Wednesday, December 2, 2009


I used to be skeptical about the value of jackpots (an extra large or extra high value surprise reward) in positive dog training, mainly because I didn't think that the dog would really know the difference between a couple pieces of kibble and a handful of kibble, or maybe that the dog would understand the difference in the value of the rewards, but wouldn't understand that it got a bigger reward for a reason. But they DO!! However, over the past few months I have come to be a believer in the value of jackpots for several different reasons.

Jackpots can help build a REALLY strong behavior. If a dog thinks it's possible that they will get an extra special reward for a particular behavior, they will be more enthusiastic about doing that behavior. When I started working with Lok on going to a mat, I wanted this to be a really strong behavior that he LOVED doing. I free shaped the initial behavior and the first time he got the completed behavior (walking to a mat and laying down on it) I jackpotted him. Then I jackpotted him frequently for the behavior after that. A down on a mat became a behavior that Lok was very enthusiastic about doing, and Lok being enthusiastic about anything in training is a pretty huge deal.

Jackpots can help overcome a dog's fear of or aversion to a behavior. Very difficult behaviors that a dog is hesistant to do can be accomplished through jackpots. Basically, you are making the value of the reward outweigh the negative associations with the behavior. Jackpots have helped me immensely in teaching Jun a back stall and a dog catch. I jackpot for both of these behaviors nearly every time. Not only did it help in overcoming Jun's fear of balancing on my back and her dislike of being caught, but it also produced a very strong behavior that she actually LOVES to do now.

In the past couple days I've discovered the coolest use yet for jackpots in free shaping. I wanted to shape Jun to stand on a small, overturned food bowl. The bottom is rubber, so she doesn't slip, but she has to balance with all four feet within a 5 inch diameter circle. Two front feet on the bowl was pretty easy, but three feet and four feet was more difficult.

Once she was offering me two feet on the bowl consistently, I stopped clicking her for that and waited for her to offer me the next step, which I had defined as three feet on the bowl. I didn't get it. I got her back feet closer to the bowl (c/t), I got two feet on the bowl with one back foot raised (c/t) but I couldn't get that consistently, and I got a bunch of other stuff I didn't want. And pretty soon she got totally confused and just started being silly and licking my face and even stopped offering the behavior of two feet on the bowl, since that wasn't getting clicked anymore.

So I took a step back, quickly re-shaped two feet on the bowl. Thinking about what to do next, not clicking every time, but clicking enough to keep the behavior going as well as clicking for back foot movement. But I still wasn't getting what I wanted. I was rewarding her for effort and for thinking, so I was getting continual variation, but still no consistency. Then suddenly she brushed the bowl with a back foot. CLICK/JACKPOT!!! Handful of kibble thrown on the ground, big party! THAT really got her attention and made her think about what she did that earned that huge reward. It wasn't long before she was consistently offering three feet on the bowl. Four was hard again, but I did the same thing. Continued to click and reward for three, but not clicking every time, so she was thinking and trying things, clicking and treating for getting close. Then once, accidentally, as a product of losing her balance, the other back foot came off the ground and moved toward the bowl. CLICK/JACKPOT again!!! And within a couple minutes I had all four feet on the bowl.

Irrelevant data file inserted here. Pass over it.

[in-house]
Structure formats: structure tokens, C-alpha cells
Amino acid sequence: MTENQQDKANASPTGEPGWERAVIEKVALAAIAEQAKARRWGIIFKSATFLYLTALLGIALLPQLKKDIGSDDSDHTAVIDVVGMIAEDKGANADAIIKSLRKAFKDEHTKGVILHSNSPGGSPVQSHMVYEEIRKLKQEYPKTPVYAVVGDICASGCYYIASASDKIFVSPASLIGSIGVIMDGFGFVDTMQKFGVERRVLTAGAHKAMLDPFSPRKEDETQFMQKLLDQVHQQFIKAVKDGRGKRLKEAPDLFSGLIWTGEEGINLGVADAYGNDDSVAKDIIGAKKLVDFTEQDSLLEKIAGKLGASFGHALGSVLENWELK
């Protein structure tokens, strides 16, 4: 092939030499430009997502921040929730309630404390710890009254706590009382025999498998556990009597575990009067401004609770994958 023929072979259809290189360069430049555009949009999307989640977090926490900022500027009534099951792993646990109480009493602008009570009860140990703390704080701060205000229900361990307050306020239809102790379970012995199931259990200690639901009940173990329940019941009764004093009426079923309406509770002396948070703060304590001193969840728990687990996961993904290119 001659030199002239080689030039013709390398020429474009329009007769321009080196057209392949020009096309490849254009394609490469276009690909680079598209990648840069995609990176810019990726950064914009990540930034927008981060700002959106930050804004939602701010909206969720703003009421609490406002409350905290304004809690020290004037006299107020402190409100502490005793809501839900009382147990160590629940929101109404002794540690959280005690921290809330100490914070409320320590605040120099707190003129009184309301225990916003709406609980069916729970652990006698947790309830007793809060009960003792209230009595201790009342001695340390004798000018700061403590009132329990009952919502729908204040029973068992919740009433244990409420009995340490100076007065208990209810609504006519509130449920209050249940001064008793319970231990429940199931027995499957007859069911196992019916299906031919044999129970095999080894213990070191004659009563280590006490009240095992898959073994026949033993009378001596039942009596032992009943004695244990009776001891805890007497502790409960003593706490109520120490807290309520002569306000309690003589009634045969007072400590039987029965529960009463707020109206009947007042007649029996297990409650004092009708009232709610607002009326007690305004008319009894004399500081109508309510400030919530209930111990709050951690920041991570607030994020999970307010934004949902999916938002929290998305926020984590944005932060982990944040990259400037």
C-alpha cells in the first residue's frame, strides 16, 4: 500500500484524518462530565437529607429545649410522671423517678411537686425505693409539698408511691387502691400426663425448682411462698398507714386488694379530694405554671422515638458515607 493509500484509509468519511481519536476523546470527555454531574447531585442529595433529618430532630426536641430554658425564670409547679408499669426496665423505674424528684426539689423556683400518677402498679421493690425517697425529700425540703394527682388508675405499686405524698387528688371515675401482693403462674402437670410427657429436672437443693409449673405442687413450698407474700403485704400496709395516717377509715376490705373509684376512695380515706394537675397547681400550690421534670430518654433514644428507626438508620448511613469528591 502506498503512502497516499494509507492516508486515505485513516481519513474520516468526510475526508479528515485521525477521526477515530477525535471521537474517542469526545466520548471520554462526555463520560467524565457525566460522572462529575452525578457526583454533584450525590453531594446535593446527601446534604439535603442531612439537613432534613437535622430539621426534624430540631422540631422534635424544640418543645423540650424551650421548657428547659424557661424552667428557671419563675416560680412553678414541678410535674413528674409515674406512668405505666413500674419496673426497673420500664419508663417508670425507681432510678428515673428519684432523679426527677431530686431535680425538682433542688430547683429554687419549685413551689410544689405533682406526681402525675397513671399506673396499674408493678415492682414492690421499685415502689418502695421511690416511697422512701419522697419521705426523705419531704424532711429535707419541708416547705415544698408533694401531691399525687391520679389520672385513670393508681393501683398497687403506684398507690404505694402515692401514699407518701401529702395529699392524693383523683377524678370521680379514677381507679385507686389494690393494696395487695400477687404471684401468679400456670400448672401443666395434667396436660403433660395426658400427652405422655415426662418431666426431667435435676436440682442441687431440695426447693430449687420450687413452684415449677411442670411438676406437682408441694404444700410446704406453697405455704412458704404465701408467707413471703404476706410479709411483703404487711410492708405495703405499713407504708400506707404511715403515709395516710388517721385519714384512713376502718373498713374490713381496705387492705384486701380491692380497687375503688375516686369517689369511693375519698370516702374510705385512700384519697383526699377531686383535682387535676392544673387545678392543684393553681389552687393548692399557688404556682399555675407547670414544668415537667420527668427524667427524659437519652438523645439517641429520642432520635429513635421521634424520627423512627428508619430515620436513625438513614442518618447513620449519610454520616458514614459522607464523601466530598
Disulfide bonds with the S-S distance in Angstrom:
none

I don't think I would have gotten the same results had I just clicked and given a normal treat for the two instances where she accidentally gave me just what I wanted. Why? Jun understands shaping, she understands that when I stop clicking I want something else, but (a) despite valiant effort she might not guess correctly and then she doesn't get clicked at all, gets frustrated, and things fall apart, or (b) she is guessing correctly but not noticing it or there is enough natural variation in the behavior she's offering that she doesn't understand exactly what is being clicked and so I continue to get imprecise attempts that are not exactly what I'm looking for. The click and treat says she's doing it right, but I think she really understands the jackpot as "YES!! That was perfect and exactly what I wanted." Kinda cool!


  1. yes I love jackpots! I just have to be careful that I don't overuse them. A breakthrough in something is one thing, but when I start using them every time to make something more exciting it loses the jackpot meaning, bad trainer!

  2. Good point Laura! I'm guilty of that with Lok. He's can be hard to motivate sometimes.